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RE: [TCML] sealing a cardboard form

Dave -
I would venture an educated guess that very, VERY few Tesla coils have actually been built using the expensive Dolf''s varnish as a secondary overcoat. Based on closely monitoring this list for nearly ten years, attending a fair number of Teslathons, and coresponding with scores of TC builders over the years, I estimate that for operating amateur-built TC's of all sizes, the "real numbers" for secondary overcoatings may look something like this:
1. No secondary overcoating at all;
2. Clear varnishes of all types, including oil and water base types (most commonly polyurethane, but also good old fashoned marine spar varnish, etc);
3. Two-part epoxy materials;
4. Dolph's AC-43, "Glyptal", and other types of  commercially-sold "corona dope" insulating coatings.
I think that a very interesting experiment would be to wind at least 5 identical secondary coils, coat 4 of them with the most commonly used insulating material, and then subject them to ever-increasing electrical stress in a large bang-size coil, gradually increasing coupling until insulation failure (racing sparks, turn-turn arcing, etc.) occurs.
I'm strong proponent of evaluating new processes and materials in an attempt to improve the technology. Successful evaluation means pushing the stress levels to the threshold of failure, and beyond. If someone is willing to take the time to evaluate new "stuff", and understands that this unavoidably includes the risk of failure, then let's not dissuade them from trying.
If a small-to-medium size secondary fails this testing, what's the cost? At max, $20 or so of magnet wire, $10 worth of PVC pipe, and a few hours of labor, it's not terribly significant.
If DC Cox (or anyone else) has spent lots of time and money functionally evaluating multiple kinds of other secondary insulating materials before finally selecting Dolph's AC-43 as the very best, then I invite him to share this interesting and useful data with the TCML. 
Personally, I suspect that DC read some Dolph's advertising claiming that it was "good for high voltage applications", found that he could make a profit by re-packaging and re-selling this product at a markup, and thereby claims that it is "the best material" for insulating  TC secondary coils. 
If there really IS comparative test data, developed under controlled conditions, that shows the clear superiority of Dolph's for this specific application, then let's see it.
I happen to prefer two-part epoxy for coating secondary coils, and I have a number of very specific reasons for this preference (that I have shared with the TCML over the years through several detailed posts). However, I do not have side-by-side test data comparing epoxy with other materials, so I cannot prove it's superiority on all possible evaluation criteria. And no, I don't sell any epoxy coatings of any kind.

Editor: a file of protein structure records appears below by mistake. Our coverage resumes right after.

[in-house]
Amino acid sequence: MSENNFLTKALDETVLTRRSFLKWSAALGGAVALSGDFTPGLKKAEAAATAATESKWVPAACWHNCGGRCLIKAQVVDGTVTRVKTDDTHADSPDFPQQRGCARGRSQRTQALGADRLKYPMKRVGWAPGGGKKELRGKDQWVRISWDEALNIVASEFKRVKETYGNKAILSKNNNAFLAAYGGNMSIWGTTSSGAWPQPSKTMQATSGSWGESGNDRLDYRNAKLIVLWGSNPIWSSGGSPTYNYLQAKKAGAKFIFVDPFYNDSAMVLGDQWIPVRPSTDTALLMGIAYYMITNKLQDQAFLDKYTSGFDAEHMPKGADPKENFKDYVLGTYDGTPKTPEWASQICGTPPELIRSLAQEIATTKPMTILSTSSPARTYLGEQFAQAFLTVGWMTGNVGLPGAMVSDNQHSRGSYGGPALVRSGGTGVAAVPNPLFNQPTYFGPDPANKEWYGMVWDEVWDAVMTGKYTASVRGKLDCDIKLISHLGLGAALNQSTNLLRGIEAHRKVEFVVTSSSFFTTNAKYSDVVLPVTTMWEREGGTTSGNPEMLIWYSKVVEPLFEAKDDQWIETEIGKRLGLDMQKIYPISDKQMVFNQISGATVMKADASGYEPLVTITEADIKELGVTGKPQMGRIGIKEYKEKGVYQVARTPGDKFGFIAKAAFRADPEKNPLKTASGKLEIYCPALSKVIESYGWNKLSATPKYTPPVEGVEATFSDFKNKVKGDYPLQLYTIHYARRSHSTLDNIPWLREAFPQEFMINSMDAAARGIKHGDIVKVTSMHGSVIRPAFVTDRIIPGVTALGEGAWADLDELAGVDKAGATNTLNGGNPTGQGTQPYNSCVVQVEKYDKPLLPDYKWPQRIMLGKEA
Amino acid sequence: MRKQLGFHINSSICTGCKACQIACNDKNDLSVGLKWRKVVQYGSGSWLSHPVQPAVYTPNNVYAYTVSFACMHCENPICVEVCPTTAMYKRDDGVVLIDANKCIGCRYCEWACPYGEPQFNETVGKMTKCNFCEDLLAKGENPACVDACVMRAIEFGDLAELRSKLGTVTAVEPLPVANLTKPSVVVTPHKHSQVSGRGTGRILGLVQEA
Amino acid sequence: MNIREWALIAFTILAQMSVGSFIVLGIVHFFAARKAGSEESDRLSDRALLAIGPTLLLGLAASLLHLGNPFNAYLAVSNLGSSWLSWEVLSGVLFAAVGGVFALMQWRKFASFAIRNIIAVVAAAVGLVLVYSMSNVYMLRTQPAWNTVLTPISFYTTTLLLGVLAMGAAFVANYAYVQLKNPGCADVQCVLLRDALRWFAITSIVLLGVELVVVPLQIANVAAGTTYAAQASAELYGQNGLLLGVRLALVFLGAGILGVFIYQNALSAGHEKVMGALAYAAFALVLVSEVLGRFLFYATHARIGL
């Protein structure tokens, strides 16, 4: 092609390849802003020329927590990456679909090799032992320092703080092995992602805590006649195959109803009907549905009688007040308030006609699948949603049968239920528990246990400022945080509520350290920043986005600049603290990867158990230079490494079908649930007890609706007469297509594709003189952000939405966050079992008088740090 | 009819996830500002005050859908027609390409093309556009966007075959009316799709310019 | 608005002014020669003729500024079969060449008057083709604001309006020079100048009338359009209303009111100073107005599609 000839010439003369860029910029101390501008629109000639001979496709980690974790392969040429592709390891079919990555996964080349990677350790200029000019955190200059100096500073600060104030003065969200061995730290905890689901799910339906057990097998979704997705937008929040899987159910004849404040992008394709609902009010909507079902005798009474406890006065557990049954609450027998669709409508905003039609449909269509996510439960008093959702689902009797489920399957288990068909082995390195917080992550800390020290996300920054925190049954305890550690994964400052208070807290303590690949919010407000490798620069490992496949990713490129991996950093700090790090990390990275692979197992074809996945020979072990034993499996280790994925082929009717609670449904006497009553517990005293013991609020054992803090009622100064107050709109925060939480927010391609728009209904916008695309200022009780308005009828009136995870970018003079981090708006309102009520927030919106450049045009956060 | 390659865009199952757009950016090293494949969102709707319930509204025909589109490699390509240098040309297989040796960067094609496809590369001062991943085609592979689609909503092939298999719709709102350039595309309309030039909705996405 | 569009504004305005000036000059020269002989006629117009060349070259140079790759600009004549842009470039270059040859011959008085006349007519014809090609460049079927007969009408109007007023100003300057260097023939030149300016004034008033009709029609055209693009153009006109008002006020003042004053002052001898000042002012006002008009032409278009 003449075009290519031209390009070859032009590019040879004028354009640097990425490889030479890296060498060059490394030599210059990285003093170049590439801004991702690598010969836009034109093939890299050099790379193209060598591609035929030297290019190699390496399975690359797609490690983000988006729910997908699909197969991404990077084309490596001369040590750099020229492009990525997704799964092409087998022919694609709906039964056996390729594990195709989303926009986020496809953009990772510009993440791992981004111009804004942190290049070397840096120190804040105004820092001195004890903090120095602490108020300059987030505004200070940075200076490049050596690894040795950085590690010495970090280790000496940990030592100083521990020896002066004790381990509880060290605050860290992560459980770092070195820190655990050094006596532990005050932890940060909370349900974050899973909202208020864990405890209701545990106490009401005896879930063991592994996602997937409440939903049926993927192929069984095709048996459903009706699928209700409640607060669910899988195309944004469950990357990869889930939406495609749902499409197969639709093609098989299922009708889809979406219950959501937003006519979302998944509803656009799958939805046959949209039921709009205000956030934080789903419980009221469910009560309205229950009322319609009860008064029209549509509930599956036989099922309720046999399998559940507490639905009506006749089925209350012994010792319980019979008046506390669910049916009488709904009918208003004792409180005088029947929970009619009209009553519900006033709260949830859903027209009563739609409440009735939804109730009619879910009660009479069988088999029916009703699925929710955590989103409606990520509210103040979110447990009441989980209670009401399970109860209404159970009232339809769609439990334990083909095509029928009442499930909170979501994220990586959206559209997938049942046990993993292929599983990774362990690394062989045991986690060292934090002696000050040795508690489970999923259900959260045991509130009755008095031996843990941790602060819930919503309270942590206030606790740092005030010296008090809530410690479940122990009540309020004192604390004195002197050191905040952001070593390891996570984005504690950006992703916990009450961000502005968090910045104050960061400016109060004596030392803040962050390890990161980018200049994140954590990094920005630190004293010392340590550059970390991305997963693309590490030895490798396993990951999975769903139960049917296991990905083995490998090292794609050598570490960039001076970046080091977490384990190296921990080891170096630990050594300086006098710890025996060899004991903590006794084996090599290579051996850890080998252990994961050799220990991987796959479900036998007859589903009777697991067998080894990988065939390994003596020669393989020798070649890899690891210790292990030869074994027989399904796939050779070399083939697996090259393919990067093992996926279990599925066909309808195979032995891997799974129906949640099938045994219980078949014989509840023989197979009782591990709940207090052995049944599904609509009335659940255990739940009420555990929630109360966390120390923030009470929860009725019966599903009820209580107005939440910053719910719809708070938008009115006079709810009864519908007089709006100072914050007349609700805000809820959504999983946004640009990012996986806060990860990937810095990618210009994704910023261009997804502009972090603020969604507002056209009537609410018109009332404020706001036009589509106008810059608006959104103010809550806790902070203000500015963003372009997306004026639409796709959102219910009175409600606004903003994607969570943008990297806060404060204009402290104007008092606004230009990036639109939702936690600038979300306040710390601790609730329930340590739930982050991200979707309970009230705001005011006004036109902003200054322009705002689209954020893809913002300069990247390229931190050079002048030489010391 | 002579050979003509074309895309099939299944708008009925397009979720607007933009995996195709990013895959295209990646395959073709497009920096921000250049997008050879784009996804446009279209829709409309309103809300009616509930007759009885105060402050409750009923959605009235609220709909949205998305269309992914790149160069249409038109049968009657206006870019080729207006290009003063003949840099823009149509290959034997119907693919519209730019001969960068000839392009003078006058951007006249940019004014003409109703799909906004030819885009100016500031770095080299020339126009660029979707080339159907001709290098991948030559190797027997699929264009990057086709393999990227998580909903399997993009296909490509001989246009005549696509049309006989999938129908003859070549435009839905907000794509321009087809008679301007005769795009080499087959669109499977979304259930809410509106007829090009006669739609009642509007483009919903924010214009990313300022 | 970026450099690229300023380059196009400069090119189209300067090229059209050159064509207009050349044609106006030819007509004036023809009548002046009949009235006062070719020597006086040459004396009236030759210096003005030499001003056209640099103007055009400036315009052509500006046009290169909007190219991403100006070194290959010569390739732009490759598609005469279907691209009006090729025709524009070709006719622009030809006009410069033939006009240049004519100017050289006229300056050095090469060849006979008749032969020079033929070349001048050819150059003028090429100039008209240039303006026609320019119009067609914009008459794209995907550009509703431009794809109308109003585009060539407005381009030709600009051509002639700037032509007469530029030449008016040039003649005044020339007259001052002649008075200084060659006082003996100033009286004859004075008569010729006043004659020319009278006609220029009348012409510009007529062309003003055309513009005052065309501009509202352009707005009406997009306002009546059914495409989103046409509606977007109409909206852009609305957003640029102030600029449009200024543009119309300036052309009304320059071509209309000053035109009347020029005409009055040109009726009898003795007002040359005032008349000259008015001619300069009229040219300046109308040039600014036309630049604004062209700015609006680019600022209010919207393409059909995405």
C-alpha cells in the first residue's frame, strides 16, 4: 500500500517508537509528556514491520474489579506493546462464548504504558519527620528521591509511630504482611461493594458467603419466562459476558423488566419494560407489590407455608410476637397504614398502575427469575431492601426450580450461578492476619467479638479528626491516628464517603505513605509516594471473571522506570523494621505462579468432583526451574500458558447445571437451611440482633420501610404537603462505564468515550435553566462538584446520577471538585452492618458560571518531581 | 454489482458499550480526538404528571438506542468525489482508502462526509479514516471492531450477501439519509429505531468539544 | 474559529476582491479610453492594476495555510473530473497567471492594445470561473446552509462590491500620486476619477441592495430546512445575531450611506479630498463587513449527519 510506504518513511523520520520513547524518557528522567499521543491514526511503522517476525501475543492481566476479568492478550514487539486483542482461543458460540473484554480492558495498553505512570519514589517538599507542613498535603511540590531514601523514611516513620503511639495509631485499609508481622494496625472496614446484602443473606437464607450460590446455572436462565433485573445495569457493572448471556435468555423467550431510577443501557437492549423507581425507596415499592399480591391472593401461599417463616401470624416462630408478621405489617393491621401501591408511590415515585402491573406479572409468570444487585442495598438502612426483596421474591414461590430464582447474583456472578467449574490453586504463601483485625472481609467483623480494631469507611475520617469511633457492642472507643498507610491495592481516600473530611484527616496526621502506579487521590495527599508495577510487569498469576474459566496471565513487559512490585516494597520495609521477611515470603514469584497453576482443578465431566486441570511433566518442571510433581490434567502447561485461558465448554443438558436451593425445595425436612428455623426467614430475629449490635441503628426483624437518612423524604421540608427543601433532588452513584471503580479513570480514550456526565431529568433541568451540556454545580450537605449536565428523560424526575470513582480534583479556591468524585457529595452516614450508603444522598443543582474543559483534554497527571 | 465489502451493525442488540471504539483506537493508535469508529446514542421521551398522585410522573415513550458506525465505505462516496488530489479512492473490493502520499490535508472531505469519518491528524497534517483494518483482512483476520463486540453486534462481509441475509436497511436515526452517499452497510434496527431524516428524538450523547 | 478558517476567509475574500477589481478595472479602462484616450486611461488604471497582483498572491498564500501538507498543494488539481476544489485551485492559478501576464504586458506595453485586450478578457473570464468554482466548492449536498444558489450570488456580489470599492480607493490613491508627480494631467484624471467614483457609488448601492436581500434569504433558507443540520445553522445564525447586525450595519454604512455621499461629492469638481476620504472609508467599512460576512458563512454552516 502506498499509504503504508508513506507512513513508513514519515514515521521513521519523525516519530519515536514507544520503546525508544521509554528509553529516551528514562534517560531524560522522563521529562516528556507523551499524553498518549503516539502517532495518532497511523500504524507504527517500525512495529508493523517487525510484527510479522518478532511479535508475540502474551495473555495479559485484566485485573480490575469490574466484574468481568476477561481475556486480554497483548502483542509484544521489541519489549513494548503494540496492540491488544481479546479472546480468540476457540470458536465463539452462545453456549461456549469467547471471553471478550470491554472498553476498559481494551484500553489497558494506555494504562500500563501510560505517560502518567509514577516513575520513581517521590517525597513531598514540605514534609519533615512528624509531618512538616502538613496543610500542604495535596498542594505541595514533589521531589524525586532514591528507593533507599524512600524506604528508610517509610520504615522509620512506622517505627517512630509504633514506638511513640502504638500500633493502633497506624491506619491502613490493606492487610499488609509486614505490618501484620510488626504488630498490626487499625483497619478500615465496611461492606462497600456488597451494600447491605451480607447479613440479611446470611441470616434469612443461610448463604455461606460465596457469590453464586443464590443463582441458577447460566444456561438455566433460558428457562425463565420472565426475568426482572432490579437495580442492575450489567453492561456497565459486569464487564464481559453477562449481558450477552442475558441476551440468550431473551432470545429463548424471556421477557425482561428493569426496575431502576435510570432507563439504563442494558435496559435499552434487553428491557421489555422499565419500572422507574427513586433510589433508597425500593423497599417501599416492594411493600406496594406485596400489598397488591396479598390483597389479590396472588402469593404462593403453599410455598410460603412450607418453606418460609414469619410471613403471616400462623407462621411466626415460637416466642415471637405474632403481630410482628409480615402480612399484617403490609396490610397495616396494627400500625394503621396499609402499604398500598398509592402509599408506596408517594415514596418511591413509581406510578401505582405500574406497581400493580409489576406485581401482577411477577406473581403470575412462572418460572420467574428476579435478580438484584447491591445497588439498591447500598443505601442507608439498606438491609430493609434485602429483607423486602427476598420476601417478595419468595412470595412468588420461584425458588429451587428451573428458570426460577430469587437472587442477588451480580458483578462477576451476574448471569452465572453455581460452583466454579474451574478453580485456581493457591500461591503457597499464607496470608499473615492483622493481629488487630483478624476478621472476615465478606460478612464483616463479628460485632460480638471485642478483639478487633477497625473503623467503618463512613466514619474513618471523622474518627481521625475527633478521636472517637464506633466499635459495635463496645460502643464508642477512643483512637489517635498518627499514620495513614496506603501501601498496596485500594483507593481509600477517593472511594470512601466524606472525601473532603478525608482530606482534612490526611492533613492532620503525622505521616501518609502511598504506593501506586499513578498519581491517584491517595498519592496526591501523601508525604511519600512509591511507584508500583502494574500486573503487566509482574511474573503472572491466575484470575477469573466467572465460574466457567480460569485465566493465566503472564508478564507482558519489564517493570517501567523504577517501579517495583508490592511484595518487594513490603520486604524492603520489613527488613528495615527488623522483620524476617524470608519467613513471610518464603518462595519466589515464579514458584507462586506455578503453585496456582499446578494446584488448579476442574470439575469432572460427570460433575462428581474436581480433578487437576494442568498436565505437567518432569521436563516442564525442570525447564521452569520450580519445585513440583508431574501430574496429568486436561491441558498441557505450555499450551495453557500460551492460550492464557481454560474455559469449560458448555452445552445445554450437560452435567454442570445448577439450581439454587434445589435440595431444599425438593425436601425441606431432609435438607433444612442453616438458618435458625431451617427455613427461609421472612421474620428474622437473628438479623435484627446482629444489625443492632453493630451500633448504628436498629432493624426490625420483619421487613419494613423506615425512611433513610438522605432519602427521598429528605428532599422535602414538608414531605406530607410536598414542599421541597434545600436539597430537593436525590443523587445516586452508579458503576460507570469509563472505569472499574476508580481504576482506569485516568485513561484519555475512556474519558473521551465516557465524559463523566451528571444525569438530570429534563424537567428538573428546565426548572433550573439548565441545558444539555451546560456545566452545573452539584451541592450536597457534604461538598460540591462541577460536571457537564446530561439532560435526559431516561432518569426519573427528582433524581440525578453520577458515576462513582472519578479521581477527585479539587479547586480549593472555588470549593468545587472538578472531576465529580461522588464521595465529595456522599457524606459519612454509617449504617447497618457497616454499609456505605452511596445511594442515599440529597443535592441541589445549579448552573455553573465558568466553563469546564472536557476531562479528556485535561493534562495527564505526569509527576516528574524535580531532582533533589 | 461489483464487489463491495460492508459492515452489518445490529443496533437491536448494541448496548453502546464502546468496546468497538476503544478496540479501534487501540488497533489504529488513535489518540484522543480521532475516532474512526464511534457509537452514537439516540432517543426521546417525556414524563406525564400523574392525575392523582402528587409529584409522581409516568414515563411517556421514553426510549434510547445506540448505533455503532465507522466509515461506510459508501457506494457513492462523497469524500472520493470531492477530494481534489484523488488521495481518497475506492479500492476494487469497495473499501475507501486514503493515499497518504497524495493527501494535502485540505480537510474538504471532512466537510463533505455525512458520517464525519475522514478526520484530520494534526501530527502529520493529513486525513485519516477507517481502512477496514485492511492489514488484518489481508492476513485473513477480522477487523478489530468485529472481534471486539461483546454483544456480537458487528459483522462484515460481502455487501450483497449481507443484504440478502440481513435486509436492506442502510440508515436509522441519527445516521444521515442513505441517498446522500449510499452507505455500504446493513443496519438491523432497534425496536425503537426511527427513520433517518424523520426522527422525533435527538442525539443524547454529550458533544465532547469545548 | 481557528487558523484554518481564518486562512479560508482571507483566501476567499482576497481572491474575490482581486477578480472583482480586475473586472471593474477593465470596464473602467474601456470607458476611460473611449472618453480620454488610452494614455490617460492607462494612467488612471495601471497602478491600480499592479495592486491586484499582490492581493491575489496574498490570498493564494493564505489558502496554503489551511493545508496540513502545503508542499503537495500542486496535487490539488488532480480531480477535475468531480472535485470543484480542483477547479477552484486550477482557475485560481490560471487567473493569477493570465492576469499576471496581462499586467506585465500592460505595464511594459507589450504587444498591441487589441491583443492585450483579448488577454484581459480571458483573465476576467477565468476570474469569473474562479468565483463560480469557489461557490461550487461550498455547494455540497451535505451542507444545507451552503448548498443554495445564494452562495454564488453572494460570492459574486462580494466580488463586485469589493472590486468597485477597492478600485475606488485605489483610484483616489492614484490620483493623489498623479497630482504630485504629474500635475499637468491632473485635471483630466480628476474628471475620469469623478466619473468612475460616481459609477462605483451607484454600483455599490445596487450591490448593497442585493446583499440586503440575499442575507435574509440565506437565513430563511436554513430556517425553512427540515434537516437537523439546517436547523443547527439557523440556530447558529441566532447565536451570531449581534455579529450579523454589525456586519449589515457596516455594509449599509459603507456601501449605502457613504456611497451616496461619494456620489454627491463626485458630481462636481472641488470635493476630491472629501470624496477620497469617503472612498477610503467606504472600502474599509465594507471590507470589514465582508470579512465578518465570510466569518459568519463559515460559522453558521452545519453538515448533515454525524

Herr Zapp

--- On Fri, 7/24/09, Dave Halliday <dh@xxxxxxxxxxxxxx> wrote:

From: Dave Halliday <dh@xxxxxxxxxxxxxx>
Subject: RE: [TCML] sealing a cardboard form
To: "'Tesla Coil Mailing List'" <tesla@xxxxxxxxxx>
Date: Friday, July 24, 2009, 11:19 PM

A couple of comments inline: 

> -----Original Message-----
> From: tesla-bounces@xxxxxxxxxx 
> [mailto:tesla-bounces@xxxxxxxxxx] On Behalf Of PAUL THOMPSON
> Sent: Friday, July 24, 2009 3:36 PM
> To: Tesla Coil Mailing List
> Subject: Re: [TCML] sealing a cardboard form
> ----- Original Message ----- 
> From: "DC Cox" <resonance@xxxxxxxxxxxx>
> To: "Tesla Coil Mailing List" <tesla@xxxxxxxxxx>
> Sent: Friday, July 24, 2009 4:20 PM
> Subject: Re: [TCML] sealing a cardboard form
> >A Tesla coil secondary coilform is subjected to very high potential
> > stresses.  Why not just use a product especially developed 
> to seal high
> > voltage transformer windings?
> Because improvisation and learning is why I do this. If I 
> want a perfect 
> secondary, I can buy one. But why bother?

How many hours do you want to spend to find out that your 'great idea' was
an engineering rathole and that your time and materials have been wasted.
There are a lot of people offering advice here and the reason that people
keep coming back to specific things is that they have been tested by the
community and have been found to work the best.

MMC's, specific coatings, designs for spark gaps, etc...

> > Dolph's AC-43 is one such liquid especially designed with 
> high dielectric
> > resistance, and anti-tracking properties.
> Do you sell this stuff or what?

He probably does but I would doubt that he makes a lot of money off of it.
This is especially a factor considering just how many gallons of other
paints / varnishes / coatings / etc... he probably tried out before he found
that Dolph's worked the best.

I would hate to see the number of 5-gallon tubs of very expensive stuff he
has with just a couple pints taken out and a faint "Oh Snap!" still hanging
in the air.

> >
> > You certainly can take a chance with other products, but if 
> they don't do
> > the job then you have to completely replaced the coilform 
> and rewind the
> > coil.
> We learn by doing.

Or by watching other people doing the same thing and learning from their

Set RANT=off


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